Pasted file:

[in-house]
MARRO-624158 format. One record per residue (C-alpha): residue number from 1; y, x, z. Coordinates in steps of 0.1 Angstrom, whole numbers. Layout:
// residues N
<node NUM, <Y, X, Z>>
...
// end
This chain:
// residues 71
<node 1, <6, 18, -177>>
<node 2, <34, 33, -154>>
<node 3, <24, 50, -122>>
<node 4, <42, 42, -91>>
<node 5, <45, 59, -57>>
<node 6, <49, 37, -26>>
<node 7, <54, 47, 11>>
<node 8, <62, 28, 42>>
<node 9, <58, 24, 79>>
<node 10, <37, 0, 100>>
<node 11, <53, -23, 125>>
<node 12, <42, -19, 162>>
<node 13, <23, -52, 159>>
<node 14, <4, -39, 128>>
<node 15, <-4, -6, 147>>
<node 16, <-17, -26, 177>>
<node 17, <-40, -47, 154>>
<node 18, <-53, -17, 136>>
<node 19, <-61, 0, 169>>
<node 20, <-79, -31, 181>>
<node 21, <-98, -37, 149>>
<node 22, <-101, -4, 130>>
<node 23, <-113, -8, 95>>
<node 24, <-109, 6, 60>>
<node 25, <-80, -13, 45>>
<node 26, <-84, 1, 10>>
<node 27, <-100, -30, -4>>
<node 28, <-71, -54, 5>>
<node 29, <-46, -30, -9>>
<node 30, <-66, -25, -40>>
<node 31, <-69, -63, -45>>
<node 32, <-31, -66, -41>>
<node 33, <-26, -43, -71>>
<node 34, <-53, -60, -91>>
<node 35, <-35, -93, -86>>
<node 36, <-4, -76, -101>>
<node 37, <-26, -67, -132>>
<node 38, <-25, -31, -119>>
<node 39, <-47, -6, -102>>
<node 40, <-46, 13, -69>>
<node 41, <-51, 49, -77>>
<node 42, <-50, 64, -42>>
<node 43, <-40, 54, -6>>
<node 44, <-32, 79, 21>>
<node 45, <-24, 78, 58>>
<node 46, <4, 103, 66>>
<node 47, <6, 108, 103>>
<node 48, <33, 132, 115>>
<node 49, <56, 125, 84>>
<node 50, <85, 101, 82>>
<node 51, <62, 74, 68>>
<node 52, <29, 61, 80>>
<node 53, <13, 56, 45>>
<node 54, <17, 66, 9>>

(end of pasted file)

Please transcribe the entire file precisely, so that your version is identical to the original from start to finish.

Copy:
[in-house]
MARRO-624158 format. One record per residue (C-alpha): residue number from 1; y, x, z. Coordinates in steps of 0.1 Angstrom, whole numbers. Layout:
// residues N
<node NUM, <Y, X, Z>>
...
// end
This chain:
// residues 71
<node 1, <6, 18, -177>>
<node 2, <34, 33, -154>>
<node 3, <24, 50, -122>>
<node 4, <42, 42, -91>>
<node 5, <45, 59, -57>>
<node 6, <49, 37, -26>>
<node 7, <54, 47, 11>>
<node 8, <62, 28, 42>>
<node 9, <58, 24, 79>>
<node 10, <37, 0, 100>>
<node 11, <53, -23, 125>>
<node 12, <42, -19, 162>>
<node 13, <23, -52, 159>>
<node 14, <4, -39, 128>>
<node 15, <-4, -6, 147>>
<node 16, <-17, -26, 177>>
<node 17, <-40, -47, 154>>
<node 18, <-53, -17, 136>>
<node 19, <-61, 0, 169>>
<node 20, <-79, -31, 181>>
<node 21, <-98, -37, 149>>
<node 22, <-101, -4, 130>>
<node 23, <-113, -8, 95>>
<node 24, <-109, 6, 60>>
<node 25, <-80, -13, 45>>
<node 26, <-84, 1, 10>>
<node 27, <-100, -30, -4>>
<node 28, <-71, -54, 5>>
<node 29, <-46, -30, -9>>
<node 30, <-66, -25, -40>>
<node 31, <-69, -63, -45>>
<node 32, <-31, -66, -41>>
<node 33, <-26, -43, -71>>
<node 34, <-53, -60, -91>>
<node 35, <-35, -93, -86>>
<node 36, <-4, -76, -101>>
<node 37, <-26, -67, -132>>
<node 38, <-25, -31, -119>>
<node 39, <-47, -6, -102>>
<node 40, <-46, 13, -69>>
<node 41, <-51, 49, -77>>
<node 42, <-50, 64, -42>>
<node 43, <-40, 54, -6>>
<node 44, <-32, 79, 21>>
<node 45, <-24, 78, 58>>
<node 46, <4, 103, 66>>
<node 47, <6, 108, 103>>
<node 48, <33, 132, 115>>
<node 49, <56, 125, 84>>
<node 50, <85, 101, 82>>
<node 51, <62, 74, 68>>
<node 52, <29, 61, 80>>
<node 53, <13, 56, 45>>
<node 54, <17, 66, 9>>